Corporate management and boards of directors should be prepared for questions from shareholders about turmoil in the Middle East, rising energy costs and new rules in the Dodd-Frank Act during their companies’ annual general meetings this year, according to BDO USA LLP.

Revenue at many companies is back to prerecession levels and just a few weeks ago the Federal Reserve raised its forecast for U.S. growth in 2011, the accounting and consulting firm noted, yet the political unrest in the Middle East and the fiscal shortfalls being experienced at state and local governments have highlighted the fragility of the economic recovery. Shareholders will want to know if the company has adopted a comprehensive plan based on real-time reporting that will provide management with the ability to react quickly to potential downturns or opportunities in the market.

Under a new “proxy access” rule, large investors—those with a 3 percent stake for a minimum of two years—can now place their own board candidates on company ballots, greatly reducing the costs for shareholder activists seeking to improve underperforming boards. Large companies that have previously ignored corporate governance changes proposed by stockholders or have recently experienced narrow re-elections should be prepared for this powerful new tactic.

The Dodd-Frank Wall Street Reform and Consumer Protection Act contains a number of provisions that will require risk assessments and broader disclosure of executive compensation practices:

• Say on Pay. Requires a vote (non-binding), at least once every three years, to approve the compensation of the company’s executive officers.  Shareholders will want the compensation discussion and analysis of the proxy statement to provide meaningful and transparent disclosure of and rationale for the businesses executive compensation structure.  Companies should assess current pay practices and consider amending or eliminating programs that may trigger “no” votes.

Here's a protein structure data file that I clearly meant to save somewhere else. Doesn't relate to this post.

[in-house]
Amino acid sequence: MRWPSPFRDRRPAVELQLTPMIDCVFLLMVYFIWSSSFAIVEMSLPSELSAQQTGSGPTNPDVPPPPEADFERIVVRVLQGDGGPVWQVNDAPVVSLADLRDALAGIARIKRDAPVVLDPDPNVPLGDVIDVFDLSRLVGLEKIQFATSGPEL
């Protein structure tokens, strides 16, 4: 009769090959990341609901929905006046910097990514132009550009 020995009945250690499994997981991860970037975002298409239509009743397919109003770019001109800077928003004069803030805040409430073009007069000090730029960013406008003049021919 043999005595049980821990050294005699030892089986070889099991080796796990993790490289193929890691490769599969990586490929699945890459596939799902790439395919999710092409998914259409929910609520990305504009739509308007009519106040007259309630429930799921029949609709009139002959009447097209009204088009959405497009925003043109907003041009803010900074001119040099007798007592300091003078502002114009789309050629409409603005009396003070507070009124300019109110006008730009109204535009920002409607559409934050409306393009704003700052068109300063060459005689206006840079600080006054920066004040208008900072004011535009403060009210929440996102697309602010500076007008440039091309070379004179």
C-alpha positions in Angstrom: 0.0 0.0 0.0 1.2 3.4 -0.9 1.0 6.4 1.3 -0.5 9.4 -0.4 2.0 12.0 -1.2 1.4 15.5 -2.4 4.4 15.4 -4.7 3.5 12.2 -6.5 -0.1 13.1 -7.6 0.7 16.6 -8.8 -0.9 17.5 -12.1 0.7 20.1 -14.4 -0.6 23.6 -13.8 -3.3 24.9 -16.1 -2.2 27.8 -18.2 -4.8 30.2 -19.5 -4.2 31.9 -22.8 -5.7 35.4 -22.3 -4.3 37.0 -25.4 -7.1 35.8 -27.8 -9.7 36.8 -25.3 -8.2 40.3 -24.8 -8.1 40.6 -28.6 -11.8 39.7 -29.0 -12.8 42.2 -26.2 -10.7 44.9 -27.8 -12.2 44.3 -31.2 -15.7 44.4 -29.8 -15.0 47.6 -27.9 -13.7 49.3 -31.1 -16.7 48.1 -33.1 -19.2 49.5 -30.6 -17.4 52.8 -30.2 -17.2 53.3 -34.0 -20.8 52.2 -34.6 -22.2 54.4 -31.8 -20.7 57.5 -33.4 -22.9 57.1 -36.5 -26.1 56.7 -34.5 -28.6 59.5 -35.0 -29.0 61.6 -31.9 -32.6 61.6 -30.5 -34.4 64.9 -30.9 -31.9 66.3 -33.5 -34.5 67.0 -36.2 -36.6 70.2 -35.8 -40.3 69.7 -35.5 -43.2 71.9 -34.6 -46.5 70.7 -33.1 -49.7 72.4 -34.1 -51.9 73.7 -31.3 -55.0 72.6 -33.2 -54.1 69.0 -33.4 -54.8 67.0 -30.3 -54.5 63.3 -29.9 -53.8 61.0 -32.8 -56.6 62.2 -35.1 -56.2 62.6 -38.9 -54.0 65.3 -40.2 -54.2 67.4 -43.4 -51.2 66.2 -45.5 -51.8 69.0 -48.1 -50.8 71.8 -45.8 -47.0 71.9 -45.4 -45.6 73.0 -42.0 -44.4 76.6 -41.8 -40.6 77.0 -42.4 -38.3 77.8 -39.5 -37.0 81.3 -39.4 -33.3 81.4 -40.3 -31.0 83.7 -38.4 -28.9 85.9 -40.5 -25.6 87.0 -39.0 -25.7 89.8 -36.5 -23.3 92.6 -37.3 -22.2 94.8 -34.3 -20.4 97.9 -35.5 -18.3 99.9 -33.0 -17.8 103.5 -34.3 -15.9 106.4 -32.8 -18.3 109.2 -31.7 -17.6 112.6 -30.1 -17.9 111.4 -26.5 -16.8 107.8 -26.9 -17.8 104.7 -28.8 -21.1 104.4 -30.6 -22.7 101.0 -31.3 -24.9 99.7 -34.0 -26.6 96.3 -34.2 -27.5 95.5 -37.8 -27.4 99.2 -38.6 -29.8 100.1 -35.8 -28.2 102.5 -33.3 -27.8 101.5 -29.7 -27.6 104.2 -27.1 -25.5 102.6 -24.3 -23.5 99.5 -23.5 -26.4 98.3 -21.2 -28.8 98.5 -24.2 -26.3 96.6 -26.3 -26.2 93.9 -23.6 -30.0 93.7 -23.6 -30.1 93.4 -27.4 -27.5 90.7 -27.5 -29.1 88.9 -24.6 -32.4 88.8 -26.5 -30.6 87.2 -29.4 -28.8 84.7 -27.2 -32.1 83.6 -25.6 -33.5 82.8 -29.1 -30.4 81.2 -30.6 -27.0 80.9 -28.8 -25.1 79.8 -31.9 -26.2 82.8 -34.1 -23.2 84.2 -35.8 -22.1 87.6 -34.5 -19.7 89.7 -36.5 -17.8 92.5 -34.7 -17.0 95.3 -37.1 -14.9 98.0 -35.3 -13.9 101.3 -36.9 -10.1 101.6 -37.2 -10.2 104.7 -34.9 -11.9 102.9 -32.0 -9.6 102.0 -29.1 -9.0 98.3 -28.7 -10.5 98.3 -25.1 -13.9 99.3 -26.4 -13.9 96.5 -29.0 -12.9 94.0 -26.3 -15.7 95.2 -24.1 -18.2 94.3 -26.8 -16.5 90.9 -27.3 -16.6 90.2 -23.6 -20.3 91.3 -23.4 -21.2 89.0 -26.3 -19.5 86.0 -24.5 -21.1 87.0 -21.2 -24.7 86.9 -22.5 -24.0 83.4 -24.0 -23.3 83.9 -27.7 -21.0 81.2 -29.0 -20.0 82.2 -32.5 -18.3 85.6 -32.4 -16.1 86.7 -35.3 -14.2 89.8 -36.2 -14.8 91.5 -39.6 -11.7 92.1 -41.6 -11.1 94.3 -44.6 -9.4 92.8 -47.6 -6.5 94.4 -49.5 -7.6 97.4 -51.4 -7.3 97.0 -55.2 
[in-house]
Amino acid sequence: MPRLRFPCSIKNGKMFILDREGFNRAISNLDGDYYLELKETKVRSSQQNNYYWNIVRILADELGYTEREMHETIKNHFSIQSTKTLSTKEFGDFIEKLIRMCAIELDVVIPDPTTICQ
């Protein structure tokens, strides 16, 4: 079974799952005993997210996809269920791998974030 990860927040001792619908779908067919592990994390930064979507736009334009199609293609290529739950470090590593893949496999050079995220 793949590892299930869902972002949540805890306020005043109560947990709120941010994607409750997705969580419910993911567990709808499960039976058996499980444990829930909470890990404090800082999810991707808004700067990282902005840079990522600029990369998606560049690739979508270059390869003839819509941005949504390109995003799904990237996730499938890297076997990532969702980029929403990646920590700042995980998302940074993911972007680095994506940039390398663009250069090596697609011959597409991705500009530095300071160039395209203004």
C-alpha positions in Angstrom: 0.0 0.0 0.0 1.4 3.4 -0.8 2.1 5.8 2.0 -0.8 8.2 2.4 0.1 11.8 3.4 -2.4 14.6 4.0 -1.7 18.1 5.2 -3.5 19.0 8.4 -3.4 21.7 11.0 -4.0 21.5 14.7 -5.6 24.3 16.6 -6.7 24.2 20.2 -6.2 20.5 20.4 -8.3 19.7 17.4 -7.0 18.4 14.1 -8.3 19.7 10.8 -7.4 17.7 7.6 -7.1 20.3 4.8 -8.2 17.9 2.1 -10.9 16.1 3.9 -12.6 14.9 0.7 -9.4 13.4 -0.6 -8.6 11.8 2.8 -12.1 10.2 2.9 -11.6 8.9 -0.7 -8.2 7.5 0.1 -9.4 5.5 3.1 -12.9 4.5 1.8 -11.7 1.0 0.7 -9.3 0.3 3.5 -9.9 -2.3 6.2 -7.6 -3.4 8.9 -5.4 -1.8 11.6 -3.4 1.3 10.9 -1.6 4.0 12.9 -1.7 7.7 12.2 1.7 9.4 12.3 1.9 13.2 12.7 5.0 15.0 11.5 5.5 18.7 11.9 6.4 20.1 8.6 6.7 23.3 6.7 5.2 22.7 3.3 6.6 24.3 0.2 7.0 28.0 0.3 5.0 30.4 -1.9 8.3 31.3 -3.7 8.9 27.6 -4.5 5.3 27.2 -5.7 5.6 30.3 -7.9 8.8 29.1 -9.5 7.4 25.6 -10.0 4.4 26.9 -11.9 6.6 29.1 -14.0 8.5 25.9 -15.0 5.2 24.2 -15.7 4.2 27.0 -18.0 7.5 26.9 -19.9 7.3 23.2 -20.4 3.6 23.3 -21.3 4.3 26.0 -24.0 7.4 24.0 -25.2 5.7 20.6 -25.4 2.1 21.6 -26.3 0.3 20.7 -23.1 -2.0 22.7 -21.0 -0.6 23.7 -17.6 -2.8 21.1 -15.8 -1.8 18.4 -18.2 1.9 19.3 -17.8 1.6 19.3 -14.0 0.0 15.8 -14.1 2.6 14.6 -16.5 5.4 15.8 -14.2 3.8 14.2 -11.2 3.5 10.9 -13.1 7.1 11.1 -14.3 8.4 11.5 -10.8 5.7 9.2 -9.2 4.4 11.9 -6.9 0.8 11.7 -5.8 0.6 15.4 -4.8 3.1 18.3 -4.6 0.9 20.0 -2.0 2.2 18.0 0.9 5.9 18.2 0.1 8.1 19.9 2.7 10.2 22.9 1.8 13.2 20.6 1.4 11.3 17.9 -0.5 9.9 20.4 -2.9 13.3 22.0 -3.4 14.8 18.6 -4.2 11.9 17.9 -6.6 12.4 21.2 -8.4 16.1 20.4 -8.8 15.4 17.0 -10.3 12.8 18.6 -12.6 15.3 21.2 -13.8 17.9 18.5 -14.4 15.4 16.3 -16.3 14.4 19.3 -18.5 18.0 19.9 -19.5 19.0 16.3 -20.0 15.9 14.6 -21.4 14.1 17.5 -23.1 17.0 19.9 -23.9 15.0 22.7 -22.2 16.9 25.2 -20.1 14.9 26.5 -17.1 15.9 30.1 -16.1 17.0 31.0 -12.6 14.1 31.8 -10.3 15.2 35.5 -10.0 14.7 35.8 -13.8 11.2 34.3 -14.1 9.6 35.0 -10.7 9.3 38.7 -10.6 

• Say on Frequency. Requires a vote (non-binding) on whether shareholders will cast a “Say on Pay” vote every one, two or three years.  Annual votes, likely to be supported by shareholder activists, allow shareholder input every year and eliminate the chance of poor compensation practices continuing for a long period. Triennial votes are consistent with compensation programs that seek to incentivize and reward performance over a multi-year period.  Biennial votes are viewed as a balance between the two. Businesses must determine what frequency makes the most sense and communicate the benefits of this approach to shareholders. Early results indicate shareholders prefer an annual vote.

• Dodd-Frank on Bank Lending.  Despite positive economic signs, such as increased consumer spending during the holidays and strong corporate profits, credit remains tight and the Dodd-Frank Act’s impact on bank lending is likely to increase the difficulty of borrowing by businesses. Shareholders will want to know how management plans to access capital to fund current operations, buildup inventories and fuel expansion should opportunities arise.

The number of initial public offerings on U.S. exchanges more than doubled in 2010 and, despite the recent economic turbulence, U.S. IPO activity through February is up 71 percent year over year. Shareholders may want to know if the favorable IPO market will translate to new securities offerings from existing public companies and whether management is considering any such offerings in the foreseeable future.

Federal and state deficits will be addressed through layoffs of government workers, reduced spending on infrastructure projects and reduced entitlement programs. Shareholders of any entities doing business with federal or local governments will want to know contingency plans for these likely scenarios.

New federal and state government tax initiatives to address budget deficits are likely to have an impact on a company’s ability to grow and invest in the business.

Beginning Jan. 1, 2011 the new FASB revenue recognition rules for certain bundled product and service offerings are now fully effective. Shareholders of businesses that sell products with the promise of providing technical service or future upgrades will want to know that the business’s accounting is in compliance with the new rules and what the impact may be on revenue.  This issue will be especially prominent in the technology sector.

Sometime in 2011, the SEC will vote on if and when the U.S. will adopt the use of International Financial Reporting Standards.  Shareholders will want to know if management is prepared to meet the potential timeline of 2015, what the conversion may cost and how it might affect earnings per share.

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